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Illuminating the health innovation landscape

This blog post describes the early stages of a 15-month collaborative project between Nesta and the Robert Wood Johnson Foundation to develop a ‘health innovation scanner’—an online, interactive, openly accessible database, search and mapping tool. Reach out to us with questions, comments or expressions of interest in joining our external stakeholder group.

Paul Tarini, a Senior Program Officer at the Robert Wood Johnson Foundation (RWJF), paused and then asked me, “have you heard the one about the woman helping her friend look for his keys under the streetlight? After a few minutes, she asks him if he’s sure that’s where he lost them, to which he responds ‘no, but this is where the light is best’”.

Paul was describing a variant of the Streetlight Effect—a colloquial name for an observational bias arising from our propensity to look for answers where it’s easiest to do so.

This analogy provides a helpful way of thinking about the predicament that, in spite of an ever-expanding global field, many health innovations go undiscovered or remain at a suboptimal scale, failing to meet their full potential. This is at a time when many countries are grappling with complex and deeply entrenched health inequalities, increasing healthcare costs and declining budgets. New solutions are needed now more than ever before.

How can we find these promising innovations so they can be supported, scaled up, or adapted to new contexts? That is, how can we build a brighter, wider light to shine on the health innovation landscape?

Over the past few months, the Innovation Mapping and Health Lab teams at Nesta—in close collaboration with RWJF—have been working on this question. We’re creating something provisionally called a ‘health innovation scanner’—an online, interactive, free and openly accessible database, search and mapping tool that is capable of illuminating new swaths of the health innovation landscape for funders, policymakers, researchers, investors, innovators and everyone in between to see.

The direction the light will shine is guided by people active in the health innovation landscape who have opened up to us about what kinds of questions a tool like this might help them to answer. The source of light is a combination of new data sources, powerful analytics, and compelling visualisations.

Below we’ve described some of the ‘dark spots’ that have emerged thus far that we hope to illuminate, as well as some early explorations of the data landscape. We’re also encouraging people active in this space to reach out to us and share their views. In a world where we’re often confronted with too much or too little data—or data that simply don’t help us to answer the questions we need answered—we want to ensure that we’re building a tool that is relevant, useful and timely.

What exactly is a ‘health innovation’?

Before delving deeper into the details, we must make a quick detour to answer an important and inevitable question—what exactly is a ‘health innovation’? A pass through the literature quickly reveals that health (or healthcare) innovation covers an expansive range of topics, institutions, actors and theories. Some authors have even argued that the overuse and consequent dilution of the term has caused it to lose meaning.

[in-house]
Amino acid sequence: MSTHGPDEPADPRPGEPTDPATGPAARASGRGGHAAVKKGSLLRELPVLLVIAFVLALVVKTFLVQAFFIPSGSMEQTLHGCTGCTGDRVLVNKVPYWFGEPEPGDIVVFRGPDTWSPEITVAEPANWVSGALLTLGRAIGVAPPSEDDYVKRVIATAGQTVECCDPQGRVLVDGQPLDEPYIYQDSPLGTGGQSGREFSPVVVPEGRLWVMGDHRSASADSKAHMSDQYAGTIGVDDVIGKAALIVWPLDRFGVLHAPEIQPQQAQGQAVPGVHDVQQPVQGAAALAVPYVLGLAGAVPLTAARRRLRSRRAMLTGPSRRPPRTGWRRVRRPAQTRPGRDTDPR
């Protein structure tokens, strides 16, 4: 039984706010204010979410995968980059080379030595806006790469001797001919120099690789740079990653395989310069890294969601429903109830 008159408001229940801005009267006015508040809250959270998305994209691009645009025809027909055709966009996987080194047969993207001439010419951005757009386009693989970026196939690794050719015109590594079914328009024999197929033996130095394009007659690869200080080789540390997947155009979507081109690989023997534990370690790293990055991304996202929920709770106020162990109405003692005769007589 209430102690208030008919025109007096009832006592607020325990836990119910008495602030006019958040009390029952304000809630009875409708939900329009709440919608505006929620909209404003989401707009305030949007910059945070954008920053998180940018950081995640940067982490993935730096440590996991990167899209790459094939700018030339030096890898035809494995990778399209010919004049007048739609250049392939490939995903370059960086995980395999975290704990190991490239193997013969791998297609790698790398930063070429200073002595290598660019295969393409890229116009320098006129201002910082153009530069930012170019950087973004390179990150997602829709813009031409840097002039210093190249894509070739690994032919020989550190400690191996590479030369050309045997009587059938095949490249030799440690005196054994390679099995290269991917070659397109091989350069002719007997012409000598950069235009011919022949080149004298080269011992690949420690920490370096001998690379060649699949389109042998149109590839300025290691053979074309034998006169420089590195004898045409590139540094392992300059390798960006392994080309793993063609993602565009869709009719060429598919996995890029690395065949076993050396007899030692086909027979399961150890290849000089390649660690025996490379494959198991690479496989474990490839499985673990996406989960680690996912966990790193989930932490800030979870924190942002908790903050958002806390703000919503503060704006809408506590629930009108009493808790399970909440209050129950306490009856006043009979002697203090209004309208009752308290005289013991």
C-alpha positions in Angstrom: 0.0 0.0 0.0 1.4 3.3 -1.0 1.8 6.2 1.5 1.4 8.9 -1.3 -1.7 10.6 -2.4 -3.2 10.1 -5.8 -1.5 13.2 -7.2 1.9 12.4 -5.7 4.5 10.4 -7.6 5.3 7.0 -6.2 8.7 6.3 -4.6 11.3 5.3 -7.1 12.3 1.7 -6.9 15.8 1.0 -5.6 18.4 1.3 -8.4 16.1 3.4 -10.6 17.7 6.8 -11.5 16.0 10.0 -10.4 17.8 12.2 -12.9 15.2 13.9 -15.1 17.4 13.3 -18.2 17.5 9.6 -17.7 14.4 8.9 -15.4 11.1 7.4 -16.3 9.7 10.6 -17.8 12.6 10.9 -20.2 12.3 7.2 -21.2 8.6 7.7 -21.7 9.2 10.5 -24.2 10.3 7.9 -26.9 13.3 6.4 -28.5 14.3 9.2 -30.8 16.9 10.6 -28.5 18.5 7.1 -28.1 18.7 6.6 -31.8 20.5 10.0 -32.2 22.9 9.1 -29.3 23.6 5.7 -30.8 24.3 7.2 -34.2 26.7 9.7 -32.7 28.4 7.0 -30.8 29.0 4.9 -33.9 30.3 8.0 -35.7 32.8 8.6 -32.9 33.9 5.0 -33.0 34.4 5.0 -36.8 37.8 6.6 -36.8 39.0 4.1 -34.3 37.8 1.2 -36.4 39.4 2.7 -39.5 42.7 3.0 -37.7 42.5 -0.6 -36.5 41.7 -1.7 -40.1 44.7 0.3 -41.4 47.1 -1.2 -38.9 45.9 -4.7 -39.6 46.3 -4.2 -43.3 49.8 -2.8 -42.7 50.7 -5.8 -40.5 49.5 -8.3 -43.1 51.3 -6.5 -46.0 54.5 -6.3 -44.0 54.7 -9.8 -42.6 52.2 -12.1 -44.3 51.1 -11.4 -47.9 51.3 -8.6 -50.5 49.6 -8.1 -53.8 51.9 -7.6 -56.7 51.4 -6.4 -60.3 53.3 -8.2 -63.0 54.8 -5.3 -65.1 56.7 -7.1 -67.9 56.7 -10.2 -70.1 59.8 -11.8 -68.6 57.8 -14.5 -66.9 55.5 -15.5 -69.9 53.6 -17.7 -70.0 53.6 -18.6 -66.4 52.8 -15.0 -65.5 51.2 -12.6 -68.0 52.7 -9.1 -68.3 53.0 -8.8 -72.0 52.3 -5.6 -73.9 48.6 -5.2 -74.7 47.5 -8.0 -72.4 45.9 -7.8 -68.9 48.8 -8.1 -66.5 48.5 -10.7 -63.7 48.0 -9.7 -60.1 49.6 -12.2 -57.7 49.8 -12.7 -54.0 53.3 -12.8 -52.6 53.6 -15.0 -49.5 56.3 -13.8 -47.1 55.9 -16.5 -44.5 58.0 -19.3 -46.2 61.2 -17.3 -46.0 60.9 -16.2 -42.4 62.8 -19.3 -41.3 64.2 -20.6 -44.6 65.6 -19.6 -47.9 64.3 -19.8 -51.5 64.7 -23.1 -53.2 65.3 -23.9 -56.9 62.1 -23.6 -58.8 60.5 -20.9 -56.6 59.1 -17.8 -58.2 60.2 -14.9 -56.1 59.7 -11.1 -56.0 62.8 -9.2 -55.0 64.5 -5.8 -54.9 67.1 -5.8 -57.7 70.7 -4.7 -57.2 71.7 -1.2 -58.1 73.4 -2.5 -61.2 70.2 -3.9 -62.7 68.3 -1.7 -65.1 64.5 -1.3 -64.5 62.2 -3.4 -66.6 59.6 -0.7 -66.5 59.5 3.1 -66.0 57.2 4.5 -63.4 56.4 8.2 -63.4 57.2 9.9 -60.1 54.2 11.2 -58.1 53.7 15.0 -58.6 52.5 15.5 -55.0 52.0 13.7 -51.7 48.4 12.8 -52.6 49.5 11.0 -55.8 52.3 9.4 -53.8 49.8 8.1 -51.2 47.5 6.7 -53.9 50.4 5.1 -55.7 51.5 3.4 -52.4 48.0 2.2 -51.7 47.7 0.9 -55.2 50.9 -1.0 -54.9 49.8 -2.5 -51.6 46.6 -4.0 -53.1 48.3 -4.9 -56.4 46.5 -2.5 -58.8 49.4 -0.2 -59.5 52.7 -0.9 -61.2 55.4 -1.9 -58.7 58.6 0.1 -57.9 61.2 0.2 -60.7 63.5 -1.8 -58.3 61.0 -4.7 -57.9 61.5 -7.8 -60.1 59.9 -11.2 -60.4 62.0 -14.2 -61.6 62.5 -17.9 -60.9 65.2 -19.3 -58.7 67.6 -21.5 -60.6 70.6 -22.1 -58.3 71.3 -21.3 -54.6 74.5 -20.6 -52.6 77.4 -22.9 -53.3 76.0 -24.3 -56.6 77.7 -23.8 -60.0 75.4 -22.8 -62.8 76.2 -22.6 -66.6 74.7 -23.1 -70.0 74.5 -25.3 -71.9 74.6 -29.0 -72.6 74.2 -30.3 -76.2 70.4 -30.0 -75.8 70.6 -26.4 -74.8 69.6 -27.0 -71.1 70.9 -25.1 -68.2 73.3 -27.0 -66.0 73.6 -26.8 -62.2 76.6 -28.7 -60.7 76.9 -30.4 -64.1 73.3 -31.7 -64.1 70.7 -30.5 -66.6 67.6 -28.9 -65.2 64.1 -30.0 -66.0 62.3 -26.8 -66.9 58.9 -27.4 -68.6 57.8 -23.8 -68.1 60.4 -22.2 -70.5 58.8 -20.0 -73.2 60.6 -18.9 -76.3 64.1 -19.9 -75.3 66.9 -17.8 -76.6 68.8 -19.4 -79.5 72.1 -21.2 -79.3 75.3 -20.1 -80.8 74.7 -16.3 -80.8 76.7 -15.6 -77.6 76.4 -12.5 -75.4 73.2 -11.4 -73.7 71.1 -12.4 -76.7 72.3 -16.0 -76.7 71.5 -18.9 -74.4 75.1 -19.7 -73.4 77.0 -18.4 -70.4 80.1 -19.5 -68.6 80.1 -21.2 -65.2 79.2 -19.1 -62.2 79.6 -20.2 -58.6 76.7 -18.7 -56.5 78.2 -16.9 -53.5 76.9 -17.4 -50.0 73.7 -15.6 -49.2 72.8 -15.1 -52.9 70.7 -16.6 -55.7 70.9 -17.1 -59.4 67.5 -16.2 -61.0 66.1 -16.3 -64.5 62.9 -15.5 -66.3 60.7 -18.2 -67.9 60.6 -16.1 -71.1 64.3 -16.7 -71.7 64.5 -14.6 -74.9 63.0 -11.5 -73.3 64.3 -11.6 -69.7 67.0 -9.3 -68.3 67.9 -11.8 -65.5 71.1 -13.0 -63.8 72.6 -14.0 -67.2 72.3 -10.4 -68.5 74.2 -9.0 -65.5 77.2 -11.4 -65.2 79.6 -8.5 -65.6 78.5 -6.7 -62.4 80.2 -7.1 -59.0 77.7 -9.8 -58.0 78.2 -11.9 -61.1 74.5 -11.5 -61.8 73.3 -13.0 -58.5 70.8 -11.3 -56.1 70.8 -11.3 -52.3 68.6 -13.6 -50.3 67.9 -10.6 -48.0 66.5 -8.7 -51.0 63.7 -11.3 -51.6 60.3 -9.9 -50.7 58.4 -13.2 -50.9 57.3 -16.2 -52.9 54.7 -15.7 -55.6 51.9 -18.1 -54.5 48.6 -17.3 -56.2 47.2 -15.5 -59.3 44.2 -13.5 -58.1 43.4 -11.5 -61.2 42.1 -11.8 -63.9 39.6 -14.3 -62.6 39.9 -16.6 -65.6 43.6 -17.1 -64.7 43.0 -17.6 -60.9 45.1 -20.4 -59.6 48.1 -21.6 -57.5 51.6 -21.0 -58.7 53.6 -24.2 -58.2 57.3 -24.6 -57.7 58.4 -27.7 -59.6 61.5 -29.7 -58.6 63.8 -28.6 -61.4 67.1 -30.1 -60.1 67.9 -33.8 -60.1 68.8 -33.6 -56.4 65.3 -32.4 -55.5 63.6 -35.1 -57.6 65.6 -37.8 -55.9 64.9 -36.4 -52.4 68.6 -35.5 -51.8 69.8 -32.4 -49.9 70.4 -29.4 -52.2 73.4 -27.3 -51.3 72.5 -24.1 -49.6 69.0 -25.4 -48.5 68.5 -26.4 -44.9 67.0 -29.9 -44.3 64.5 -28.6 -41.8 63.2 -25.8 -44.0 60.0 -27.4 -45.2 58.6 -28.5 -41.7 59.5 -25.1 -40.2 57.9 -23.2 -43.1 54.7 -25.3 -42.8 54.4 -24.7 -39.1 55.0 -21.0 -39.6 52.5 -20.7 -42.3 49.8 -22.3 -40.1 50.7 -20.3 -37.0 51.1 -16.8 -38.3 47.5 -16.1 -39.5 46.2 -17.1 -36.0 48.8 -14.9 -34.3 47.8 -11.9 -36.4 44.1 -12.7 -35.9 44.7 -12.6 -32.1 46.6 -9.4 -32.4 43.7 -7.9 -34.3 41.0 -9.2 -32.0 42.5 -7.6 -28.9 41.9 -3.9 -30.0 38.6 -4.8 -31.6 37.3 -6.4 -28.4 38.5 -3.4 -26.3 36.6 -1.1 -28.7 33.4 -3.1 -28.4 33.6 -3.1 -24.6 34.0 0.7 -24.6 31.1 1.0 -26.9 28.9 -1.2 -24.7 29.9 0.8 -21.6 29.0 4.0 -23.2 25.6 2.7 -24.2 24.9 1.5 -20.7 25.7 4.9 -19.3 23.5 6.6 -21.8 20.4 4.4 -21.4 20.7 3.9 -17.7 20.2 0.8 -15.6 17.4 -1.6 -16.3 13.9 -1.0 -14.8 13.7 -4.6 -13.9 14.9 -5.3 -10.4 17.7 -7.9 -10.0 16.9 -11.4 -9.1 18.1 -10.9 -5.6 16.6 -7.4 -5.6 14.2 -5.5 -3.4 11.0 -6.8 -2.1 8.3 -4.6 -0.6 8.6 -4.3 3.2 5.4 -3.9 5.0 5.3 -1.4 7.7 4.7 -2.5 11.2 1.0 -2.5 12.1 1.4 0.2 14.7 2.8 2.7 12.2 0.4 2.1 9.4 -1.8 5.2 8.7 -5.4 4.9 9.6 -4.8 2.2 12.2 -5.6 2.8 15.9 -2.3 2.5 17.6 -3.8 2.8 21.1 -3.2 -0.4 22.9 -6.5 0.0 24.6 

We decided to come up with a definition to guide our work in this project that reflects the shared interests of Nesta and RWJF. The work of Nesta’s Health Lab centres around ‘people- and data-powered health’, a concept that aims to make the most of diverse resources from throughout the system alongside the knowledge and commitment of health professionals. RWJF’s work is centered around a long-term, equity-oriented framework to build a ‘Culture of Health’. Drawing from fundamental aspects of both, our definition is:

New approaches that enable individuals and communities to take more control of their health, [and/or] generate and make use of new sources of data and/or digital technologies, [and/or] improve how health and care is made available and delivered. These innovations should lead to fairer and more equitable health outcomes.

The definition makes a deliberate choice to focus on health innovations that have typically been difficult to measure and have perhaps received less attention in the past, but we feel are vital for (and will fundamentally shape) the future of health and care systems.

For instance, the definition orients our focus toward innovations in the social and digital space rather than pharmaceutical product development

The direction of the light: What questions might the scanner address?

Interviews with staff from within Nesta and at RWJF have been essential in framing our understanding of the health innovation landscape and have provided ample food for thought on what kinds of questions the scanner might address under ideal circumstances: